Archive for category Beef
I’ll be honest with you, I don’t eat much beef. But it’s not because I don’t want to. My partner doesn’t like the texture of beef. And she definitely doesn’t like the whole “rare” thing. This is good, though, because moderation is important when eating red meat. You have to remember that pork and lamb are also considered red meats when planning your menu for the week. So, when I make this dish, I am really in the mood for it and I enjoy it thoroughly. For those who are purists and do not like the spicy aspect of this dish, I provide an alternative.
This can also be made using sirloin strip steak, but I find rib-eye more tender, so it’s my beef cut of choice. You can use either bone-in or boneless. If you want to make a pretty presentation and cut and fan the steak on a plate, use boneless. Either way, it’s absolutely delicious.
Here’s some fair warning: This recipe creates smoke which could very well set off your smoke detectors. I made it this past Friday night and did just that, even with the windows open. The dog didn’t much like the sound but, for we humans, it’s a small price to pay for such a delicious dish.
Also, the level of “marble” in the beef is important. The more “marble” the more tender after it’s cooked.
1 tbsp paprika
1 tbsp chili powder
1 tbsp garlic powder
1 tbsp Kosher or Sea salt
1 tbsp coarse ground black pepper
1 tbsp red pepper flakes (if you don’t like heat; just leave this out)
This is a simple process. Just mix all of these ingredients together. If there is any left over after you’ve rubbed it on the steak, just store it in an airtight container.
2 rib-eye steaks, about 1-1/2 inches thick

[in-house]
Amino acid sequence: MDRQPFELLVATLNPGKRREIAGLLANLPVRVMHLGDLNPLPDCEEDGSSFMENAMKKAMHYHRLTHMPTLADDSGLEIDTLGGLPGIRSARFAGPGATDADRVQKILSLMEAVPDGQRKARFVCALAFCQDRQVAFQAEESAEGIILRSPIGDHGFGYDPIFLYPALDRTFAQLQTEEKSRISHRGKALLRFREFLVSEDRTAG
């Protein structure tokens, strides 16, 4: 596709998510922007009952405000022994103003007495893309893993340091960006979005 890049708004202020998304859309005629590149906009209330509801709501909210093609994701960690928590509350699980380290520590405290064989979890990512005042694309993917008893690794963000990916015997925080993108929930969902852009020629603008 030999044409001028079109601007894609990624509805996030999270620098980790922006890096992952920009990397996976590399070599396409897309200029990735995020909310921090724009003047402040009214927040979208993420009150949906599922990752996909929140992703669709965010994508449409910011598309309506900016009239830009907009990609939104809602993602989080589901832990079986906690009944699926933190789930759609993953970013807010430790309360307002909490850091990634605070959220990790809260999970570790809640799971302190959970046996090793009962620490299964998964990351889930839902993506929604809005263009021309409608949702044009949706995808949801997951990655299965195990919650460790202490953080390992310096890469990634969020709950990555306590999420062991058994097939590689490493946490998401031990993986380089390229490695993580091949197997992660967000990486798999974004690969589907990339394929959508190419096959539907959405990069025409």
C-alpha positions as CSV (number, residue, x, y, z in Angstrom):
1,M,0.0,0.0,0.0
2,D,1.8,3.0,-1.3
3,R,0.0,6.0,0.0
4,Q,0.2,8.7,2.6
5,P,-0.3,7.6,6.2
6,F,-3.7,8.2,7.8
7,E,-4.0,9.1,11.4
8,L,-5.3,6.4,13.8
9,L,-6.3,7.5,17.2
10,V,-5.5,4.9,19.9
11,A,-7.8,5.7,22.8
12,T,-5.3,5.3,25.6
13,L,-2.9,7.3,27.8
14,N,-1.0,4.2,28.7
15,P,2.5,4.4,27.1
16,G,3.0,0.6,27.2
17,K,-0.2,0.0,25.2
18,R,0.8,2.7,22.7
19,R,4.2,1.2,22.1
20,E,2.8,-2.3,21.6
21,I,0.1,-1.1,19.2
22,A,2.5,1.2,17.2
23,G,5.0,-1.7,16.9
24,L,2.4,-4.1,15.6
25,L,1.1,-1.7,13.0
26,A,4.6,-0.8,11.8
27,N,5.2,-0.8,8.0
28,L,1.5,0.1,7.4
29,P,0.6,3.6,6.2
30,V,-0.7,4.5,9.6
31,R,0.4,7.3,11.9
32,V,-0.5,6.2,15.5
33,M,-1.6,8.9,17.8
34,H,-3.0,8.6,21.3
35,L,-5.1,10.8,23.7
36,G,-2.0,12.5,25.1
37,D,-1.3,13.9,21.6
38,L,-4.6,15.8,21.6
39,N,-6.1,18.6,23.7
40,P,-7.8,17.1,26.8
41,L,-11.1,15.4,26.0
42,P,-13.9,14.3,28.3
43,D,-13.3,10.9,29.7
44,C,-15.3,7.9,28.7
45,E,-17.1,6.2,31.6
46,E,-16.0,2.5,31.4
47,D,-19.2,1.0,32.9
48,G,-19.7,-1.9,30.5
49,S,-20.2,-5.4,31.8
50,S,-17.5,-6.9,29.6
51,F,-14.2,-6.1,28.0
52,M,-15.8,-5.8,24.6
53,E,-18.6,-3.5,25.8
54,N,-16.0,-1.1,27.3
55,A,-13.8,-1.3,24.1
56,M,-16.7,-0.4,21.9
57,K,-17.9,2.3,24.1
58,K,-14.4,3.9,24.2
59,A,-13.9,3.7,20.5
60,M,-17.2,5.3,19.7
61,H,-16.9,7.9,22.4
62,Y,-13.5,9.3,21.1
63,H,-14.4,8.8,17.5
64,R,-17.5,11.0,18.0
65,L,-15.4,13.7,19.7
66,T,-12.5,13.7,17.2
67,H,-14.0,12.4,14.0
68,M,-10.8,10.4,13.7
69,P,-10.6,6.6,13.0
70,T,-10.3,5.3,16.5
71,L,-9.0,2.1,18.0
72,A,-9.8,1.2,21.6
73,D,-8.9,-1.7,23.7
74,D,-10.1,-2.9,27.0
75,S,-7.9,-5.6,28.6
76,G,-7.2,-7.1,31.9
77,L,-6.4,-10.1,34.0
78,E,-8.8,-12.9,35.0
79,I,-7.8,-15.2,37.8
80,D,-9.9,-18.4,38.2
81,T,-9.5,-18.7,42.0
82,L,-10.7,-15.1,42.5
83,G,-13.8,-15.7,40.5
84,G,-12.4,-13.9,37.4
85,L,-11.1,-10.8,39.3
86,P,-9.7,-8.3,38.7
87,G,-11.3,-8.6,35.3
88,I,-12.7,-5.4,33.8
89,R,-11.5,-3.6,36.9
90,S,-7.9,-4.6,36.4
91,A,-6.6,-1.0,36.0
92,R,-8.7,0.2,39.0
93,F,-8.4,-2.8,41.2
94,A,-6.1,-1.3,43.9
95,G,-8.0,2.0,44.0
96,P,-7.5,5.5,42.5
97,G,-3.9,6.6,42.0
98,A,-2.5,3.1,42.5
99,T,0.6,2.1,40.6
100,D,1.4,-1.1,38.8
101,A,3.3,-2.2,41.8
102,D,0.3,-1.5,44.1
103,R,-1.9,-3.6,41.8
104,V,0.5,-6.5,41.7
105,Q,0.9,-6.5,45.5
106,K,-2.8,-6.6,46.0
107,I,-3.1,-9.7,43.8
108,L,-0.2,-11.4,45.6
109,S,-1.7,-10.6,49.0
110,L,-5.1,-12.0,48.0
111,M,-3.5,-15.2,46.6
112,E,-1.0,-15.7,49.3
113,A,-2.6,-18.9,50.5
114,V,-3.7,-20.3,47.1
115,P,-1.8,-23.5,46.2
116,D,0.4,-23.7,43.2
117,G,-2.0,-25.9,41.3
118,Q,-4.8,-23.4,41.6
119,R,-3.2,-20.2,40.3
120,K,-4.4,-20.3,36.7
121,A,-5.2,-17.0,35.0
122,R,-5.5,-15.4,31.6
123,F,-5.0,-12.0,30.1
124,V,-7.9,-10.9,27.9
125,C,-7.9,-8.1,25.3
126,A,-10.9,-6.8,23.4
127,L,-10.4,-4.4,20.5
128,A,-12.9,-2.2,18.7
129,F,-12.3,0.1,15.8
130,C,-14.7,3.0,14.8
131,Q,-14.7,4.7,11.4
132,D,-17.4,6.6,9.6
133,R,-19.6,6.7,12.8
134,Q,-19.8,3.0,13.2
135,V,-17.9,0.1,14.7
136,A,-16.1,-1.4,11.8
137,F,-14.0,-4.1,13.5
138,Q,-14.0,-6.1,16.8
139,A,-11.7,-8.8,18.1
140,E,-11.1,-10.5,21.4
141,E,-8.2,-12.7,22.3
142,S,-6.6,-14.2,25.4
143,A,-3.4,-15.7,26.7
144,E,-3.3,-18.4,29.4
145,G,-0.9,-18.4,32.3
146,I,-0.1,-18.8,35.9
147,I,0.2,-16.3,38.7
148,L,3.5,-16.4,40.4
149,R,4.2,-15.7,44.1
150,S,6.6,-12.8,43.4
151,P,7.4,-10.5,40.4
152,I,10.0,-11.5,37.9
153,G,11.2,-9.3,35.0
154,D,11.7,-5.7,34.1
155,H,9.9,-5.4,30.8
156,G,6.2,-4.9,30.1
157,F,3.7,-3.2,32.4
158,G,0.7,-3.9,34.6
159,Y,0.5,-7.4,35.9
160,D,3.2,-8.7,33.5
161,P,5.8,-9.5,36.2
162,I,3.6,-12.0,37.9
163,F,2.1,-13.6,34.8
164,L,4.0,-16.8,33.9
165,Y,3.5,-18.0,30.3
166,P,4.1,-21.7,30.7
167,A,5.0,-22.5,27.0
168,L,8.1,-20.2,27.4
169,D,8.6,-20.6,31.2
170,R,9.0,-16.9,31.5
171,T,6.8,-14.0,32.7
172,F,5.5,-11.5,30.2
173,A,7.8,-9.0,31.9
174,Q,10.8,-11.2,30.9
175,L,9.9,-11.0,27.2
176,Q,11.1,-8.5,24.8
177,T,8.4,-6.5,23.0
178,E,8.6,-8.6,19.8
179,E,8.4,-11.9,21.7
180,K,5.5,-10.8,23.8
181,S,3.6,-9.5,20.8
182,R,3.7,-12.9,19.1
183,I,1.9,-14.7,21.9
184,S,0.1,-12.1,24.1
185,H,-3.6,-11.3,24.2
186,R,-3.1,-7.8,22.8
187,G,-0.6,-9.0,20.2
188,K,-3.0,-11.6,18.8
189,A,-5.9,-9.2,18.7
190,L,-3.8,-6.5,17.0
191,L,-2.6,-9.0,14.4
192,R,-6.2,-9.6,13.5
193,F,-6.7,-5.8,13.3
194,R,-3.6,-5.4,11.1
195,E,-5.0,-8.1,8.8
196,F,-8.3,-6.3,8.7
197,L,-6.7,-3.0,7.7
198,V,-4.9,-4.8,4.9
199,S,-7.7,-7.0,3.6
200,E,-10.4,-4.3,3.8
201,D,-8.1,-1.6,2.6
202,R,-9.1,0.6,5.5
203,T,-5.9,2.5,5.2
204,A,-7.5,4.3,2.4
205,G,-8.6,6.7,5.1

Spicy Steak Rub (above)
Canola oil (to coat the steak)
Remove the steak from the refrigerator and bring it to room temperature. Place a 12-inch cast iron skilled (or other oven-proof skillet) in the over and heat the oven to 500 degrees (hence, the smoke folks).
When the oven reaches 500 degrees, remove the skillet from the oven and place it on your stove-top range on high. Coat the steak lightly with the Canola oil and coat both sides with the spicy rub.
Place the steaks in the skillet and cook for 30 seconds. Use tongs to flip the steak and cook for another 30 seconds. Then, put the pan straight into the 500-degree oven for 2 minutes. After 2 minutes, flip the steaks and cook for another 2 minutes. The steak is being cooked for “rare.” If you prefer medium rare, add 1 to 1-1/2 minutes on each side.
Remove the steak from the oven and cover with aluminum foil and allow it to sit for about 2 minutes. (While you’re waiting, wave your arms like crazy under your smoke detectors to get them to shut up.)
You can either serve the steak whole or slice thin and fan onto your plate (if you’re into presentation, of course).
Alternative to Spicy Rub
If you’re not into the whole spicy thing (which I do not understand, of course), simply sprinkle both sides of the steak before cooking with Kosher or Sea salt and freshly ground black pepper. If this is the way you go, I suggest serving it with a bottle of Tabasco sauce or a dipping sauce. Here’s a good one:
2 tbsp reduced-sodium soy sauce
2 tbsp fresh lime juice
1 tbsp Sriracha
1 tsp malt vinegar
Knock yourself out.
For this recipe, you need about a 4 lb. beef brisket (and you cannot substitute corned beef brisket either). Visit your local butcher or call your supermarket (which is what I do) to order yours in advance if brisket is not readily available. The key to this dish is slow cooking.
It also calls for two cups of dark, brewed coffee. Forget Dunkin’ Donuts and forget supermarket brand coffees. For this recipe, you need Starbucks Gold Coast, Italian Roast or Sumatra. Nothing else will do.